Blues Make a Pitch for Janssen
St. Louis native throws out 1st pitch at Cardinals game; signs new deal with Blues
Cam Janssen never has to make a pitch for being one of St. Louis' most beloved athletes.
As one of the toughest players in hockey, Janssen, the 117th overall selection in the 2002 NHL Entry Draft, rarely, if at all, lets his nerves get the best of him.
Well, at least not on the ice.
The St. Louis native recently found himself front and centre at a St. Louis Cardinals' baseball game, when he was given the honour of throwing out the ceremonial first pitch at the National League squad's home park.
“I practiced two days before the game because I didn't want to go out there and make a fool out of myself,” joked Janssen, who played for the Windsor Spitfires and Guelph Storm of the Ontario Hockey League and saw action in the Memorial Cup tournament with Guelph in 2003-04. “I threw a few warm-up pitches prior to going out on the mound. I was a bit nervous before I headed out there.”
It didn't get any easier for Janssen in the moments leading up to the delivery.
“You get out there and there are thousands of people focusing just on you,” recalled Janssen, who led the New Jersey Devils during the 2005-2006 season with 11 major penalties for fighting, scoring his first career goal against the Washington Capitals on February 24, 2007. “It felt like a pretty big buildup. Some people are heckling you, others are cheering. All that's going through your mind is that you want to make a decent pitch.”
And that's just what Janssen did.
Does that mean he's ready to consider hanging up his hockey gloves for a shot at baseball stardom?
“No way,” he admitted. “It was a lot of fun, though. I got to meet a lot of the players and they asked me a lot of questions about hockey. It was a great night. I felt honoured to be able to be there.”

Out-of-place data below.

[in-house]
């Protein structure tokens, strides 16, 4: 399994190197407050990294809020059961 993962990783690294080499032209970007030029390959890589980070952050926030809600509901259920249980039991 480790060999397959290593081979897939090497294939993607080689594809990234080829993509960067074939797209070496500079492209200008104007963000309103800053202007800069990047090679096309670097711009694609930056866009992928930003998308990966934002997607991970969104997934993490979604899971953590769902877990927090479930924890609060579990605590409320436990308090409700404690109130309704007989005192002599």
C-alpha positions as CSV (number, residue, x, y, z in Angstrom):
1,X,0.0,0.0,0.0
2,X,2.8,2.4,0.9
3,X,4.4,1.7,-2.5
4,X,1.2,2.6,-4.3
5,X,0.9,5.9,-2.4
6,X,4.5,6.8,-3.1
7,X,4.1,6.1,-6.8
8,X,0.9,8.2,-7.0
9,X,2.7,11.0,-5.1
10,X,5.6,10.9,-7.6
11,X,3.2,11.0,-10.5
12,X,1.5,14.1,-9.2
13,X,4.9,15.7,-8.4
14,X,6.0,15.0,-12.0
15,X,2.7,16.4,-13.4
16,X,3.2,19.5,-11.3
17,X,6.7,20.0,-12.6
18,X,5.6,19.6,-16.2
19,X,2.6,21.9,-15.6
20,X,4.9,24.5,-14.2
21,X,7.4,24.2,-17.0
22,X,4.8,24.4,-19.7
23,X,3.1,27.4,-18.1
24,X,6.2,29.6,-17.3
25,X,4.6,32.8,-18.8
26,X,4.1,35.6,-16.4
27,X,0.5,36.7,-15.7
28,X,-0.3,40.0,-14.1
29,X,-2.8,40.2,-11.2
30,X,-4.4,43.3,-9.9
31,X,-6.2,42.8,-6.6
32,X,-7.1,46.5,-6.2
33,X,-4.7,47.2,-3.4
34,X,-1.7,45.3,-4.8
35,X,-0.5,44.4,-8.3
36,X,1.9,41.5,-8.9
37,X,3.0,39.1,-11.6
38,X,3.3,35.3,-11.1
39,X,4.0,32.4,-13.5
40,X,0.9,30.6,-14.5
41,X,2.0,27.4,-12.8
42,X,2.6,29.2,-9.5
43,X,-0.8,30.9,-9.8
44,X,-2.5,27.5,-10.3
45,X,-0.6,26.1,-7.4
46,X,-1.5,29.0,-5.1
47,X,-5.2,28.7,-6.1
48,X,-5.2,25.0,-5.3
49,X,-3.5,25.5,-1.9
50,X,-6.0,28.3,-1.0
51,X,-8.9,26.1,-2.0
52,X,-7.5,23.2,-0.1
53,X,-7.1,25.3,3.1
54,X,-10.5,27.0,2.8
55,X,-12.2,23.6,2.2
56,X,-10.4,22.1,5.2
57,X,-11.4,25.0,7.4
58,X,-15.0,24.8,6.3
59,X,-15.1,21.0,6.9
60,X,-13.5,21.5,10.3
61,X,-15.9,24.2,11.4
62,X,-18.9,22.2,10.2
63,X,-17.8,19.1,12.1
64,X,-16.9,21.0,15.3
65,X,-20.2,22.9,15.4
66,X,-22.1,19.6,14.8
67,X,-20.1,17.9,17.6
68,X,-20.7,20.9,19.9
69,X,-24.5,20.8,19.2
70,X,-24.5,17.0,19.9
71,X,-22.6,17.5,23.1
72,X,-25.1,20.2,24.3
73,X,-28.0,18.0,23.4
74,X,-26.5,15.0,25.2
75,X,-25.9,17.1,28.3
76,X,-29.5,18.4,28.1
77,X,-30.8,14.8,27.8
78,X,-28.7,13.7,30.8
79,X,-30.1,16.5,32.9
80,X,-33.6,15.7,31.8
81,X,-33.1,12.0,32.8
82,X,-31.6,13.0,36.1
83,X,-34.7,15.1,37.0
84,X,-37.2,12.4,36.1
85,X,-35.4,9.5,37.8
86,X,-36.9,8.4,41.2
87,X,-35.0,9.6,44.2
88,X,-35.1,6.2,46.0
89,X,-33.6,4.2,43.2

His role as an enforcer is well-established, but so too, is Janssen's commitment to the community and the fans.
While his job is as demanding as any in the sports world, the 26-year-old is always willing to lend his time and support to a number of charitable initiatives.
“I'm very fortunate in many ways and to be able to play the game I love is something I really cherish,” said Janssen, who was traded to the St. Louis Blues for defenceman Bryce Salvador, on February 26, 2008. “We have great fans and even if you've had an off night, they support you. That means the world to any athlete.”
And as Janssen has found out on occasion, some supporters are more vocal than others.
“I remember one game, there was one guy right behind our bench yelling throughout the whole game to put me on the ice,” he remembered. “It was non-stop. I didn't turn around for the longest time, but finally I had to see who this guy was. I look back and it was the father of this kid I knew. It was pretty funny.”
It's far from the only memorable moment.
“Obviously, things can still be a little heated after you drop the gloves and sometimes it carries over into the penalty box,” said the 5'11, 210-pound right-winger. “There are times when you're in the box, you're chirping away at one another and you use a few choice words. And then you realize there are kids listening to the whole conversation. If that happens, I'll just look up say, ‘I'm sorry,' and give them a little wink.”
For now, Janssen, who just re-signed on a one-year deal with the Blues and is closing in on 200 career NHL regular season games, doesn't have to worry about his next opponent.
“I like to take my boat out, listen to some music and relax with my friends,” said Janssen. “I like to explore around the lakes and just take in the scenery. You could be anywhere, it's a great way to unwind.”
But, sounding like a typical hockey player, Janssen admits he can't wait to get back out on the ice.
“It's getting to be about that time when I want to start feeling that contact again and enjoying that physical part of the game.”
When he does lace up the skates, Janssen will have the chance to share a big highlight from his summer with his teammates, one that didn't throw him too much a curveball.
“It all worked out great, I didn't mess up the pitch and I had a great time,” he said. “I just gave it my best.”